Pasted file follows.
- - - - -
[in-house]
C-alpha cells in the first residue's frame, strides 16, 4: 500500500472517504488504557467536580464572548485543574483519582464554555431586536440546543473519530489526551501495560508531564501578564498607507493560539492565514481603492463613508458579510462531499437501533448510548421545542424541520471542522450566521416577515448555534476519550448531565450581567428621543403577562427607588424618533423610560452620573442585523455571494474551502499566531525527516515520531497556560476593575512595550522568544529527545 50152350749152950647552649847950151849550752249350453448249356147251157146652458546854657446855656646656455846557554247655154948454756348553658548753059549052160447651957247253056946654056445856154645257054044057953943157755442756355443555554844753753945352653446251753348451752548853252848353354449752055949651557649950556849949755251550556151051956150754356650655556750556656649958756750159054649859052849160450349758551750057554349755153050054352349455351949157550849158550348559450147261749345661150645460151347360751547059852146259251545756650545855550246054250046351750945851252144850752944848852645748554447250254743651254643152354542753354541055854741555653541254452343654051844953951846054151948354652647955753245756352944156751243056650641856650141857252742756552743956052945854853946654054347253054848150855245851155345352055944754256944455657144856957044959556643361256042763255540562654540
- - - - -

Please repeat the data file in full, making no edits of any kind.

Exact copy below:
[in-house]
C-alpha cells in the first residue's frame, strides 16, 4: 500500500472517504488504557467536580464572548485543574483519582464554555431586536440546543473519530489526551501495560508531564501578564498607507493560539492565514481603492463613508458579510462531499437501533448510548421545542424541520471542522450566521416577515448555534476519550448531565450581567428621543403577562427607588424618533423610560452620573442585523455571494474551502499566531525527516515520531497556560476593575512595550522568544529527545 50152350749152950647552649847950151849550752249350453448249356147251157146652458546854657446855656646656455846557554247655154948454756348553658548753059549052160447651957247253056946654056445856154645257054044057953943157755442756355443555554844753753945352653446251753348451752548853252848353354449752055949651557649950556849949755251550556151051956150754356650655556750556656649958756750159054649859052849160450349758551750057554349755153050054352349455351949157550849158550348559450147261749345661150645460151347360751547059852146259251545756650545855550246054250046351750945851252144850752944848852645748554447250254743651254643152354542753354541055854741555653541254452343654051844953951846054151948354652647955753245756352944156751243056650641856650141857252742756552743956052945854853946654054347253054848150855245851155345352055944754256944455657144856957044959556643361256042763255540562654540